Sweet Corn Summary and Links

August 27, 2014

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My go-to meal for the last three weeks.  The sweet corn was raised without herbicides or pesticides.  It’s a wonderful experience when a successful experiment results in such good eats.

I planted a rye cover crop last fall, rotovated twice in the spring, rotary hoed twice after planting, and cultivated twice, keeping the corn ahead of the weeds long enough to produce a good ear of corn, even though the weeds are thriving now.

The last time I tried to raise sweet corn without herbicides was a disaster, with the weeds getting ahead of the corn, resulting in production losses.  That time I only chisel plowed, disced, and cultivated once.

My plan for next year is to use the same protocol as this year, except possibly not using the rye cover crop.  That may prove to be a mistake as the rye has alleopathic properties.

I wonder if I should be looking at weeds differently.  Instead of a problem to overcome, maybe I should consider them as a volunteer crop.  Instead of weeding, maybe I should be harvesting.

Tama Matsuoka Wong is a businessperson who has taken her interest in wild edibles to a new level.  She partners with restaurants to put wild edibles on the menu.  Her website is  Meadows and More.  Discovering the way Ms. Wong approaches wild edibles is invigorating my thinking about weeds.

Finally, while I’ve spent the summer thinking about sweet corn, I wonder how much corn I’m getting from other sources.  “Children of the Corn” is an interesting infograph if you’ve ever wondered about the corn industry.

The one problem I have with the infograph is when they talk about water usage.  Sure, corn uses water, but it gets cycled back into the atmosphere.  It’s not like it’s being used up, never to be seen again.

Comment if you have any thoughts about these topics.


Stinging Nettle

May 27, 2014

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You know how you like adventure, but there is always discomfort in any adventure?  Stinging Nettle, (Urtica dioica), represents that for me.

When I was maybe six or seven, it occurred to my classmate and I that it would be possible for us to walk across the fields, as the crow flies, and explore.  If our Moms drove us, it was about four or five miles, but if we walked , each of us would only have to walk about a half mile to meet in the middle.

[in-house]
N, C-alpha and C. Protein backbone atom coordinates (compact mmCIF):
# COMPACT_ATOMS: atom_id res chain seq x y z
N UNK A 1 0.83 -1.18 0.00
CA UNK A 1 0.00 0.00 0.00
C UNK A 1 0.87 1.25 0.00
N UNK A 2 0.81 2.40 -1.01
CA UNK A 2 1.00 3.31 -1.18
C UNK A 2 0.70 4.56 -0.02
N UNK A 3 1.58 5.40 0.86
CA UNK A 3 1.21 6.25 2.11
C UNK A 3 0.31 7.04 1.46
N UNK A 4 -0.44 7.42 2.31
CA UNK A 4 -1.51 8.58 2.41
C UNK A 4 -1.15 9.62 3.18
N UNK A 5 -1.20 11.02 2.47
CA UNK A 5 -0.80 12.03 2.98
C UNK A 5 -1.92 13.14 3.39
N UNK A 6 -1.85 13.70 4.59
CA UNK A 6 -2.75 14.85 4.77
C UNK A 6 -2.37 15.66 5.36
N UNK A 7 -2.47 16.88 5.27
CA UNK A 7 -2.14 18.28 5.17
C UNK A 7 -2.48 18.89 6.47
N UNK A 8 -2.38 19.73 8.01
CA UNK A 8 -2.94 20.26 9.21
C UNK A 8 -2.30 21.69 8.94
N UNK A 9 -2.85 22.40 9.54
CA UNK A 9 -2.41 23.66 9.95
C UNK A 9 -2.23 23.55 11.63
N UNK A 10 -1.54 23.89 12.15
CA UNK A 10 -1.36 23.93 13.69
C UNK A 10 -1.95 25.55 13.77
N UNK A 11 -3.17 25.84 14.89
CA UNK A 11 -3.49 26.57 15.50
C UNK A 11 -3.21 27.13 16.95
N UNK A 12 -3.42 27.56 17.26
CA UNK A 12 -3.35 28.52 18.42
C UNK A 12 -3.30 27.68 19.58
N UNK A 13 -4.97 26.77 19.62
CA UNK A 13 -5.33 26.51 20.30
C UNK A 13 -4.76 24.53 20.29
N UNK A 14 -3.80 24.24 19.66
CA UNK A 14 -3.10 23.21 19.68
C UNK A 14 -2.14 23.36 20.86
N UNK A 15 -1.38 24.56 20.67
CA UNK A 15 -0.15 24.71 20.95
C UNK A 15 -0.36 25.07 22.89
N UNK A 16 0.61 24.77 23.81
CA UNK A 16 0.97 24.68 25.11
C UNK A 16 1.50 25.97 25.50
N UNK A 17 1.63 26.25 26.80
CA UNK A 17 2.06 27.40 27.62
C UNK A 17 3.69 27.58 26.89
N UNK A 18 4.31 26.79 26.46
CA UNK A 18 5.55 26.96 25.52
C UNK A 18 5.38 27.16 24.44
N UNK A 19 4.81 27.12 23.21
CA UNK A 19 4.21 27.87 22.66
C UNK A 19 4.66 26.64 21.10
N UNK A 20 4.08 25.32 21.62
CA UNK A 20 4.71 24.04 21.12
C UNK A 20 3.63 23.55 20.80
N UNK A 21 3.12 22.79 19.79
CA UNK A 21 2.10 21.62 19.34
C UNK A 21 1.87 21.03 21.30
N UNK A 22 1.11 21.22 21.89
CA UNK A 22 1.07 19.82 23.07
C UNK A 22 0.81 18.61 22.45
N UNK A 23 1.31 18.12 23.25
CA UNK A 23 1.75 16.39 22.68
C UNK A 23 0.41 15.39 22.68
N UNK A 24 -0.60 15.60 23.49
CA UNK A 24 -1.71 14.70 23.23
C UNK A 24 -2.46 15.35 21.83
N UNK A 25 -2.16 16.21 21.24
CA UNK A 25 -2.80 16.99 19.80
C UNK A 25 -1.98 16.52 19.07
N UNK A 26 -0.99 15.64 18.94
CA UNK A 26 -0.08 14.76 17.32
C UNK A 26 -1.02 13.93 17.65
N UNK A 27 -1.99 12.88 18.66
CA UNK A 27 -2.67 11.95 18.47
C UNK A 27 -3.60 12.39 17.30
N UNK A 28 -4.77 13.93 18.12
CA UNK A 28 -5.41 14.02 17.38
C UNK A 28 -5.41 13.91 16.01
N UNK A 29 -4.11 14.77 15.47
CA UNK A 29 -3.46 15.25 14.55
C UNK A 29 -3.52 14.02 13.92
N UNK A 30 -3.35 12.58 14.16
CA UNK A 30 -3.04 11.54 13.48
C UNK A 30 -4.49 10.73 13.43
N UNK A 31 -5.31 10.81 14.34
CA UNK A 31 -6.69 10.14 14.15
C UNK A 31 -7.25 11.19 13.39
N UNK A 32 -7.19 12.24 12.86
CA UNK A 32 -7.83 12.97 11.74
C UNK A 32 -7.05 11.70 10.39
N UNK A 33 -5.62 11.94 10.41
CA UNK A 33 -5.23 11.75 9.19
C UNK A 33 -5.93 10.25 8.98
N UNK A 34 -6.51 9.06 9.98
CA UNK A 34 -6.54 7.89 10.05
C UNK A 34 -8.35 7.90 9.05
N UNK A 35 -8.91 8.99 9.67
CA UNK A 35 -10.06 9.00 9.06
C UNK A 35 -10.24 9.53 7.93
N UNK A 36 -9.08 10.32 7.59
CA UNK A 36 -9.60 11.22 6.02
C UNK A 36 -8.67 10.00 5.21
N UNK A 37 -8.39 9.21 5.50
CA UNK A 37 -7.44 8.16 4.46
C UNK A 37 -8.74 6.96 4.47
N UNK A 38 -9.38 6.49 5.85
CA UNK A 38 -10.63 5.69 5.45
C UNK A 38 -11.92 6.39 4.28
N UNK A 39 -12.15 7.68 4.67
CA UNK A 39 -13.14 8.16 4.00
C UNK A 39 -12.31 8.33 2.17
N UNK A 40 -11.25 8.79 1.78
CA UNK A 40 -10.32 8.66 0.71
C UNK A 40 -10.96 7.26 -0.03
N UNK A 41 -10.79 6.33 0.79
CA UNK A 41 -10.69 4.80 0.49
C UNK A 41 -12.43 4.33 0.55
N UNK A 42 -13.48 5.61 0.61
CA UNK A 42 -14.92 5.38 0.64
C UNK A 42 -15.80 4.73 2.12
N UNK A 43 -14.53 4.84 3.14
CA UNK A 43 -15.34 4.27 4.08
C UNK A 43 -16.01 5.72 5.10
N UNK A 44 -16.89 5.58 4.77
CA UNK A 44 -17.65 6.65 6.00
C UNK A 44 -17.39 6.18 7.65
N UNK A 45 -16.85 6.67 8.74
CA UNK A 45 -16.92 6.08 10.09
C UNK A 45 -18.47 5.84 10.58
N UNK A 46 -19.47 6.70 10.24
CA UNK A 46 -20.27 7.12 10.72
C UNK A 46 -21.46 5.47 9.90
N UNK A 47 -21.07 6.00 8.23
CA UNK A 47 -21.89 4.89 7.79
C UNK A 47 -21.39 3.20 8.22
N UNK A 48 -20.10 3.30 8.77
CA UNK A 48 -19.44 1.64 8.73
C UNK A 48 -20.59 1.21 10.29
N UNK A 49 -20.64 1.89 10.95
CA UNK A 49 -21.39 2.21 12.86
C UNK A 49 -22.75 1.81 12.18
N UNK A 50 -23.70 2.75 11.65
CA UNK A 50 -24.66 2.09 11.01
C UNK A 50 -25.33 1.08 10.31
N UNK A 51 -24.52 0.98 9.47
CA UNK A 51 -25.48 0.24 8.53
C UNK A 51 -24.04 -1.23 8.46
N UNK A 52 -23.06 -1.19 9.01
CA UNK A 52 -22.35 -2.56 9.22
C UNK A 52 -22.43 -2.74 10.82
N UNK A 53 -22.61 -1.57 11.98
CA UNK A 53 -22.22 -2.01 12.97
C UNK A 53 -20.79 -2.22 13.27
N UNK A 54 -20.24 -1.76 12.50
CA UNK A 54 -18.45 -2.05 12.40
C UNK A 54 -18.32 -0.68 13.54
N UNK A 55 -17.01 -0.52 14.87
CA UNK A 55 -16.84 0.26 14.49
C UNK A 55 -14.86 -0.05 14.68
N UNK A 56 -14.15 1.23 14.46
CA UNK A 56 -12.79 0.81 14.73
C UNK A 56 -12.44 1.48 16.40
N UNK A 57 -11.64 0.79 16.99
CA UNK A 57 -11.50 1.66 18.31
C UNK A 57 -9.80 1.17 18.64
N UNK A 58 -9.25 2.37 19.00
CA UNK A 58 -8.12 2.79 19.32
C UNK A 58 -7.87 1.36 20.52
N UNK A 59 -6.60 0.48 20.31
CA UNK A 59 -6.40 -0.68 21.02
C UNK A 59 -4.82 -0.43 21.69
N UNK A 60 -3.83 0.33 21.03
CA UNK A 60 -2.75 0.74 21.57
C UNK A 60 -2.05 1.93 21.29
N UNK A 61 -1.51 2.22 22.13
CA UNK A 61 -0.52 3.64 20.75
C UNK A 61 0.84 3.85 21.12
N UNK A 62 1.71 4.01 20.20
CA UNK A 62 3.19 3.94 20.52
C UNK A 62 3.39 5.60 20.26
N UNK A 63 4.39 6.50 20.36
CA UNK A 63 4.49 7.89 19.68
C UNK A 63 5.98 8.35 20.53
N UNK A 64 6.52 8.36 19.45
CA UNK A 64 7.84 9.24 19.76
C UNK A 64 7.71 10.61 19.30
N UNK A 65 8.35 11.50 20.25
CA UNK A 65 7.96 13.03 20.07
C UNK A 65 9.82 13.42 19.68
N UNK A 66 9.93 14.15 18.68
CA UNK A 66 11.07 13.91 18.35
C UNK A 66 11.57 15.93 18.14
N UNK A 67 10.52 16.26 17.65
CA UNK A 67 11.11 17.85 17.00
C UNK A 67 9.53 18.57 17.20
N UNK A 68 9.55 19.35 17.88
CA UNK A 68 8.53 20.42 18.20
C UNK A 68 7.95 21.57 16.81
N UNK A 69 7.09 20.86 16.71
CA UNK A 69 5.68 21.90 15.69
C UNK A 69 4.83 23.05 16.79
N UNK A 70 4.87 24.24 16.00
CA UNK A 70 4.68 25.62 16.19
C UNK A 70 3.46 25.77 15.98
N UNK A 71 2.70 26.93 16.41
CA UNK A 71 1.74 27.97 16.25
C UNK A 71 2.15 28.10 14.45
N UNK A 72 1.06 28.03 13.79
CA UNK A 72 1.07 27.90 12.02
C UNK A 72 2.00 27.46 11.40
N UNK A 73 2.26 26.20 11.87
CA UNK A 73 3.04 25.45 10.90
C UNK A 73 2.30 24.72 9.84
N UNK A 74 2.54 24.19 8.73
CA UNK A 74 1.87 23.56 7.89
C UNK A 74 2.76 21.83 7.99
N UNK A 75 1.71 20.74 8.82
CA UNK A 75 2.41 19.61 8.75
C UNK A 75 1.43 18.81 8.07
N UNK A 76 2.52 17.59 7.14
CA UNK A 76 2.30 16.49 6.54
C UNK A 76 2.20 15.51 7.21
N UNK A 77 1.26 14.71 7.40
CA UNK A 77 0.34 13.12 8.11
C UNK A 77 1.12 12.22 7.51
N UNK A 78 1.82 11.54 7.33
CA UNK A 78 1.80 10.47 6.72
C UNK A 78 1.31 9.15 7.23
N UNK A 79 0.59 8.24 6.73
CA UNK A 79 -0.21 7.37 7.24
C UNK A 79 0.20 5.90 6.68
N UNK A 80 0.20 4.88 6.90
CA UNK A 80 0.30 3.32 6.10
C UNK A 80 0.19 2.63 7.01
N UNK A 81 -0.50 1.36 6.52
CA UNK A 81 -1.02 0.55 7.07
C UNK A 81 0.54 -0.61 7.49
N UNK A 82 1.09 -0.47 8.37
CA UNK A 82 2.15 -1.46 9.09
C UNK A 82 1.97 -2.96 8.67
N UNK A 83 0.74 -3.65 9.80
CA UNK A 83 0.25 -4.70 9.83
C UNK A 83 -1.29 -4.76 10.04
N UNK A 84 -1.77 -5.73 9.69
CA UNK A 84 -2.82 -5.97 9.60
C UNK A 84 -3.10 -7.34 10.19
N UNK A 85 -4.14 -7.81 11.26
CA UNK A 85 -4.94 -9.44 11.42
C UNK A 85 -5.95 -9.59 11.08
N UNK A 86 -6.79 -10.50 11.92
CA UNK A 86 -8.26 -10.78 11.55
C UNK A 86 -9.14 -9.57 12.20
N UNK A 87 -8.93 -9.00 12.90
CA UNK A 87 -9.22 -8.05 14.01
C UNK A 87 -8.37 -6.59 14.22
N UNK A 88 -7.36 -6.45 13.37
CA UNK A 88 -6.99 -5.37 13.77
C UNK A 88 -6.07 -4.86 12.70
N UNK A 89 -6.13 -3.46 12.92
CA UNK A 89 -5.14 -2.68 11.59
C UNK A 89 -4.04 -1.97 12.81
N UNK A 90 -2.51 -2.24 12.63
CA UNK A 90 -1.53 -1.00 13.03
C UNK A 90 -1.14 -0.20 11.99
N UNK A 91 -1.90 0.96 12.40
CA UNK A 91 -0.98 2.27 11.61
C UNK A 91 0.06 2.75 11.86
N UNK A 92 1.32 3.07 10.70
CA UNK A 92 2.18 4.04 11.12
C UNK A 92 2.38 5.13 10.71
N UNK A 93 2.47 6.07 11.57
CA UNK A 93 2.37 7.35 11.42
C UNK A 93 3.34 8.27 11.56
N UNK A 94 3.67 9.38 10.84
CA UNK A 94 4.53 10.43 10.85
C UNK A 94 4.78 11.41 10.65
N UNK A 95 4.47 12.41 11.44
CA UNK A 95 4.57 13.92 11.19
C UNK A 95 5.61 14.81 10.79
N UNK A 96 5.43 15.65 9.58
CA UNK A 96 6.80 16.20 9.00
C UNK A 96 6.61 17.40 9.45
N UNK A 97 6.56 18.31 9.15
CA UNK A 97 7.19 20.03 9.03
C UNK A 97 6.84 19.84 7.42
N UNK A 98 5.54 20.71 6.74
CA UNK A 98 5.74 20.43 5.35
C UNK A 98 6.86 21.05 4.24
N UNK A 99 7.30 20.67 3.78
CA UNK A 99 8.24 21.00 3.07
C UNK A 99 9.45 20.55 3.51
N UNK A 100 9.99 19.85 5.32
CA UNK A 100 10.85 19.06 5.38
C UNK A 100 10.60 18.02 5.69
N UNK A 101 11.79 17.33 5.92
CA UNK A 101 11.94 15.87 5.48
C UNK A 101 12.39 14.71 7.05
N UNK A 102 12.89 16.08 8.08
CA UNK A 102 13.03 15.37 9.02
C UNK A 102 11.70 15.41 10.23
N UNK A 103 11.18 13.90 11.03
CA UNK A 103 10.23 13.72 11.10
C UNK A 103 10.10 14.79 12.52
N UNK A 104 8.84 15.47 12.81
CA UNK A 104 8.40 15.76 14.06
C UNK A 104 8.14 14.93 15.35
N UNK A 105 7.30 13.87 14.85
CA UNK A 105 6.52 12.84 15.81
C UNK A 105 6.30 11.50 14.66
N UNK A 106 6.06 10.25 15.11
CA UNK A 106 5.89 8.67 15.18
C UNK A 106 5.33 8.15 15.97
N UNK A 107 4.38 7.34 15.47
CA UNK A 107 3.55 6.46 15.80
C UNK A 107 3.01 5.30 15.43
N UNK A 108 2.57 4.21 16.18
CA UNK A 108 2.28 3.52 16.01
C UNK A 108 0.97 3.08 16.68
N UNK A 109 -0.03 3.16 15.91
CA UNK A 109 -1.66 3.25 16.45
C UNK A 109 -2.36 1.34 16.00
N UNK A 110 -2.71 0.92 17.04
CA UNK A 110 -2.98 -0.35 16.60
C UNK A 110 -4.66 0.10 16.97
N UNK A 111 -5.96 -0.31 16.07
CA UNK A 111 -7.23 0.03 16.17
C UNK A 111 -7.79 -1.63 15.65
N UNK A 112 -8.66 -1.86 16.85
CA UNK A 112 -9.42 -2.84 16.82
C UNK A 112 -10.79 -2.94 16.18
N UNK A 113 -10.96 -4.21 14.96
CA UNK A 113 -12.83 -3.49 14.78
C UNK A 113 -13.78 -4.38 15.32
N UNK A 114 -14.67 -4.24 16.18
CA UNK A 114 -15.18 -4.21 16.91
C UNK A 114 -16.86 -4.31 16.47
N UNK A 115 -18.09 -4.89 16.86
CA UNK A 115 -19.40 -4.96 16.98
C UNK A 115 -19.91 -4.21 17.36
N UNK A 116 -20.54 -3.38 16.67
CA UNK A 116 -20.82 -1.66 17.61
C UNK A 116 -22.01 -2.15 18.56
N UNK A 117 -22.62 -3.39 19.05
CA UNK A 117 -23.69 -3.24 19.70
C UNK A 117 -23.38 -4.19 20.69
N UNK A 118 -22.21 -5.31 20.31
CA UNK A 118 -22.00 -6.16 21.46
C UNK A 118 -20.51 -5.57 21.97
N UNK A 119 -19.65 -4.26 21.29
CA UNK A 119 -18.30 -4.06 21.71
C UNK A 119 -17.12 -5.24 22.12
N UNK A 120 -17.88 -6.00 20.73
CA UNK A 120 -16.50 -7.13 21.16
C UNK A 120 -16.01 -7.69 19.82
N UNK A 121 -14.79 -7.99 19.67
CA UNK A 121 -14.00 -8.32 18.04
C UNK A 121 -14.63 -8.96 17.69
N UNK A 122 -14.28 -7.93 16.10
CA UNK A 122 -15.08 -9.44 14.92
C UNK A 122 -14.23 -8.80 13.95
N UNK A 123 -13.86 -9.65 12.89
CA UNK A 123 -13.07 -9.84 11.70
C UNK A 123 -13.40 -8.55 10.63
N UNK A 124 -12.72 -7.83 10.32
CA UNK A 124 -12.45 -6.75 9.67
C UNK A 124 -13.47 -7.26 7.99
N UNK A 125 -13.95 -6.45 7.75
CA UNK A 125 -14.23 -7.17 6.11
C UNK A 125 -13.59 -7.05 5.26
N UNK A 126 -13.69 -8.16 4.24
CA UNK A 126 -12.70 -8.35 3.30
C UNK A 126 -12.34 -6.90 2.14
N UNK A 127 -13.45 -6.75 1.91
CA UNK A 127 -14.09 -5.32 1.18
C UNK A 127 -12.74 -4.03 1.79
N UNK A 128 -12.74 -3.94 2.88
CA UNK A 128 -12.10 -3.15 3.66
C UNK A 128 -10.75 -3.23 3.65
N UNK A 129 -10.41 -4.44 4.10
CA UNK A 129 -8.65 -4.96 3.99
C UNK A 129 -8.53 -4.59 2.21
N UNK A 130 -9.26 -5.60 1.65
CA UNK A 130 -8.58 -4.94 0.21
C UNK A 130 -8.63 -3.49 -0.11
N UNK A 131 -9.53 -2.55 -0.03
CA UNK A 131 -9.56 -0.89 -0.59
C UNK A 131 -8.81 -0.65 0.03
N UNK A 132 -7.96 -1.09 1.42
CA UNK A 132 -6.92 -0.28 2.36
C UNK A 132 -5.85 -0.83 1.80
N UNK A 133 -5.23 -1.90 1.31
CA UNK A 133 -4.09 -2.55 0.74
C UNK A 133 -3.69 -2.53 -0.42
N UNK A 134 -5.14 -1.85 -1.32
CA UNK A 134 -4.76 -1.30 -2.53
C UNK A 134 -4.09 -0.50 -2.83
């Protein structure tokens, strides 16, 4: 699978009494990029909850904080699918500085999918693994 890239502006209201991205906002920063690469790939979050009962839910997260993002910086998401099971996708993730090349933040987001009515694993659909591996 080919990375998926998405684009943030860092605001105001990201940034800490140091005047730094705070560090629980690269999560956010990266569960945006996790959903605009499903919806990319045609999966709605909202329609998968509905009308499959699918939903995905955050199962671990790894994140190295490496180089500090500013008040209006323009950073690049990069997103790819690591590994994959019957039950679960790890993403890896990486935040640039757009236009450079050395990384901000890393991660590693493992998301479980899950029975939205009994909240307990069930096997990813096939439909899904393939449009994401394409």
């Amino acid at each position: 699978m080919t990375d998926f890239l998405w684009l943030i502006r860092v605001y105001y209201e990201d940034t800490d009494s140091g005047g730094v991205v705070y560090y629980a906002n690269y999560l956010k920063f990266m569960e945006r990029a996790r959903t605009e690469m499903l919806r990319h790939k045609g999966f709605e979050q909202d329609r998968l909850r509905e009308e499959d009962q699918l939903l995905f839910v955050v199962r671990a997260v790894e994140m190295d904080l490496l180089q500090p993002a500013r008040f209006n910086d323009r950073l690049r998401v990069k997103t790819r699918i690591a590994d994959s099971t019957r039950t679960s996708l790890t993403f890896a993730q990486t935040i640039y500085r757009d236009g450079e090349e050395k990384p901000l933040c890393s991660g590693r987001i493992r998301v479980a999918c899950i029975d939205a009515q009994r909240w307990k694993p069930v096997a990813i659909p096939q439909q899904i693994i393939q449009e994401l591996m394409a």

We did just that, and I can still remember the ideas we had about the caves which must be under the creek, and how we could dig to find them.  Exploring at six years old  is such a rush.  I’m sure our Moms could probably see us, but it felt like we were at the ends of the earth.

At some point we walked through a nice stand of Stinging Nettle, wearing shorts.  And then we started itching.  Which just makes it worse.  I’m not kidding you, these memories are vivid, even though I’ve probably never told this story to anyone.

Another Stinging Nettle story I remember is with my college friend, Konrad.  After graduating from college, my friend Doug and I drove down to Florida, all the way to the Keys, and I bought a surf board in Miami.  It was a short board, and I should have purchased a long board, as long boards make it easier to catch marginal waves.  I think Wisconsin would have to be the definition of marginal waves, right?

So I felt stupid when I brought the board home, but we started a sport based on a magazine article Doug read.  We called it “Streaming.”  What you do is tie a rope to a bridge where the river current is strong.  We modified the current with some logs we found to make it faster.

You grab the rope, and if the current is strong enough, and your balance is true, you stand, and you are stationary surfing!  So of course we had to share this with all our friends.  Did I mention you had to walk about a mile on the edge of a cornfield, where the weeds were over your head?  That’s just part of the fun!

My college friend Konrad came over for a visit.  I told him he may want to wear jeans, as the Stinging Nettle was bad, but he said it was never a problem for him.  Why am I such an asshole that I didn’t insist on him wearing jeans?  Of course he walked through the Stinging Nettle, and of course he itched.  I can still picture his face as he stood in the cold river water and splashed it up over his legs.  He was actually moaning.